An additional insight regarding an insufficient spiritual diet appears in the next chapter. Paul tells them that their problems are directly related to being lazy. Dull in the phrase "dull of hearing" in Hebrews 5:11 is more closely related to "sluggish" or "slothful." It is translated as such in Hebrews 6:12, ". . . that you do not become sluggish, but imitate those who through faith and patience inherit the promises."

Paul charges them with being lazy listeners; they are not putting forth the effort to meditate and apply what is taught them. They are, at best, merely accepting. That they are not using what they hear is proof enough for Paul to understand that they are not thinking through the seriousness or the practical applications of the teachings. In other words, they are not assimilating what they hear, and the result is a lack of faith and a consequent faithlessness. His rebuke is far more serious than the one in I Corinthians 3 because these people are older in the faith. They have frittered away a large amount of time that would have been far better spent on spiritual growth.

Paul attempts to shame and shock them into realizing how far they had slipped by calling these grown people—some of them undoubtedly elderly—infants. He goes so far as to tell them that they are unacquainted with and unskilled in the teaching on righteousness. In other words, he attributes to them the one particular trait of infants: that they do not understand the difference between right and wrong, a characteristic that defines immaturity. A parent must instruct and chasten a child until it understands.

The Bible provides ample evidence that a poor spiritual diet results in a spiritually weak and diseased person, just as a poor physical diet works to erode and eventually destroy a person's physical vitality. Similarly, we can see that a person can be in good spiritual health but lose it through laziness or another form of neglect. Just as a mature adult needs good, solid nourishment to maintain his vitality and remain free of disease, the spiritual parallel follows. For one to grow to spiritual maturity and vitality, a mature Christian needs solid, spiritual nourishment, assimilated and actively applied, to continue growing and prevent regressing, as opposed to the Hebrews sluggish spiritual deterioration.

John W. Ritenbaugh
The Offerings of Leviticus (Part Eight): Conclusion (Part One)


 

1 Peter 1:22-25

Notice the implications for one's mental health in this passage. Today, health experts emphasize eating organic foods grown without harsh chemical fertilizers or pesticides. Non-organically grown foods are known to be deficient in nutrients and may also contaminate the body. Modern health practitioners also emphasize cleansing the body internally through certain regimens. Peter is saying a similar thing here in a spiritual, moral, and ethical context. God's pure Word can purify the mind, freeing it from the corruption of our pre-conversion experiences. This will happen, though, only if we consistently—daily—eat it and use it as we would eat and use good foods in feeding and caring for our physical bodies.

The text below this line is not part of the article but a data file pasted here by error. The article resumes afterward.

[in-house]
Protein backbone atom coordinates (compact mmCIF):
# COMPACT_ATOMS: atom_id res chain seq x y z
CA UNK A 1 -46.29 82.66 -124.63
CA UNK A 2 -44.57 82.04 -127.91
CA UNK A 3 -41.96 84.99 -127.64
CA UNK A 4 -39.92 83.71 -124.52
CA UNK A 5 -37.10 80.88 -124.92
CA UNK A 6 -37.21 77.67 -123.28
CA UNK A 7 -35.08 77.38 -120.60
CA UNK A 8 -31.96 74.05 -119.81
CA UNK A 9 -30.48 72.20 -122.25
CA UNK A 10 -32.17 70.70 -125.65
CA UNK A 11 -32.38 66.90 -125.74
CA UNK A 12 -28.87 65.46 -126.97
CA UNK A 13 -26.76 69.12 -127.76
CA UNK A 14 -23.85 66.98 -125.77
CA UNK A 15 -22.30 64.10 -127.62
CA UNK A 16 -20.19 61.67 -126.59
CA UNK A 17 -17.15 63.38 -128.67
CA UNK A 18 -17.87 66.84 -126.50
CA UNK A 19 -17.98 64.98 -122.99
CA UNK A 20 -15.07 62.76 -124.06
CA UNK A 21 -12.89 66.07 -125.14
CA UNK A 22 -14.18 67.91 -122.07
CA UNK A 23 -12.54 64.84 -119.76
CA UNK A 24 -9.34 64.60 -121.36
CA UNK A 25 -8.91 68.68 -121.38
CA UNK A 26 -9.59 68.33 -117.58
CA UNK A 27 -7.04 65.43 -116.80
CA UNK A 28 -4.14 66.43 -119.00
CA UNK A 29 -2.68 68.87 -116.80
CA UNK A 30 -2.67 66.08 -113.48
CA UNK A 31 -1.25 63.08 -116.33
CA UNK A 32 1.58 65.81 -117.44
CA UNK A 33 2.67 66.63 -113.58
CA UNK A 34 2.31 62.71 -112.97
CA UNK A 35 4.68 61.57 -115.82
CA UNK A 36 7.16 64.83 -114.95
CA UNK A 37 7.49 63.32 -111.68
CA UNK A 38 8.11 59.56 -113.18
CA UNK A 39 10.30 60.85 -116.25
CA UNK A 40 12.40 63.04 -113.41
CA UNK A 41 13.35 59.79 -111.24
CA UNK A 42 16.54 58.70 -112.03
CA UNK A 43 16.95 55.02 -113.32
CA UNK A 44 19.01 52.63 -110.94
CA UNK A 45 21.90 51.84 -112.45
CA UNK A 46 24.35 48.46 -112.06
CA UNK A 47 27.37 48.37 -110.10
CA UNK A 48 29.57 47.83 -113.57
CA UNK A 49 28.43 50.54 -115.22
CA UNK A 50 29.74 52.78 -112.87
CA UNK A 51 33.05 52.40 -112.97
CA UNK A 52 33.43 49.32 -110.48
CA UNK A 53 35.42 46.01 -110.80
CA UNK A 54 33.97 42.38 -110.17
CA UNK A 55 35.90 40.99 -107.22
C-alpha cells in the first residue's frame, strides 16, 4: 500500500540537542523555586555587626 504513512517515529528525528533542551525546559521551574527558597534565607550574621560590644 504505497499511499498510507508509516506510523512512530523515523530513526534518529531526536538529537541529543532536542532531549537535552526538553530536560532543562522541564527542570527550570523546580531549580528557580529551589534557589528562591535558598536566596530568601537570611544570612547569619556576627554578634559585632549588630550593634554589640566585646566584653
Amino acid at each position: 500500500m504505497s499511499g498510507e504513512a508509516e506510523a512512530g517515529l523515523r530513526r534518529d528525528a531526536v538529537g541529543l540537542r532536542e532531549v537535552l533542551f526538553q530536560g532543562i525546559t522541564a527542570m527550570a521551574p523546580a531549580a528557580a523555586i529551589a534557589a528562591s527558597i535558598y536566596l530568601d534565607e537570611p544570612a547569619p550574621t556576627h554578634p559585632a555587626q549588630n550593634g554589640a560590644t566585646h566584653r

John W. Ritenbaugh
Eating: How Good It Is! (Part Three)


 

1 Peter 2:1-2

Following I Peter 2:1, in which he admonishes us to rid ourselves of the fruits of spiritual junk food, Peter lists evidence of a mind afflicted with a poor spiritual diet. Malice is ill will, the desire to inflict pain. Deceit is lying or crafty, seductive, and slanderous activity. Hypocrisy is pretending to be what one is not. Envy is the strong desire to possess what belongs to another. Evil speaking is using the tongue to gossip, deceive others, or destroy reputations.

Peter proceeds to encourage us to crave God's Word just as a baby craves milk. He is not encouraging us to desire elementary spiritual food but emphasizing the energy we should exert to get good spiritual food. Babies demand milk as if their very life hangs in the balance at each feeding.

The apostle calls God's Word pure, meaning uncontaminated, unpolluted by fraud or deceit. God's Word is truth (John 17:17). David says that God's Word is refined seven times (Psalm 12:6). Truly, Peter is teaching us that God's Word promotes spiritual growth and good health just as good food can do physically.

In using milk as a metaphor, Peter is in no way chiding people as Paul does in Hebrews 5:12-14. The former uses milk simply as a nourishing food because his emphasis is on desire, not depth. Paul uses milk as a metaphor for elementary because he wants to shock the Hebrews into comprehending how far they had slipped from their former state of conversion.

John W. Ritenbaugh
Eating: How Good It Is! (Part Three)


 

1 Peter 2:1-2

Do babies earnestly let us know when they are hungry? They cry and become red in the face. They let us know without any doubt. They want us and something from us. A desire is created by their hunger.

John W. Ritenbaugh
Prayer and Fervency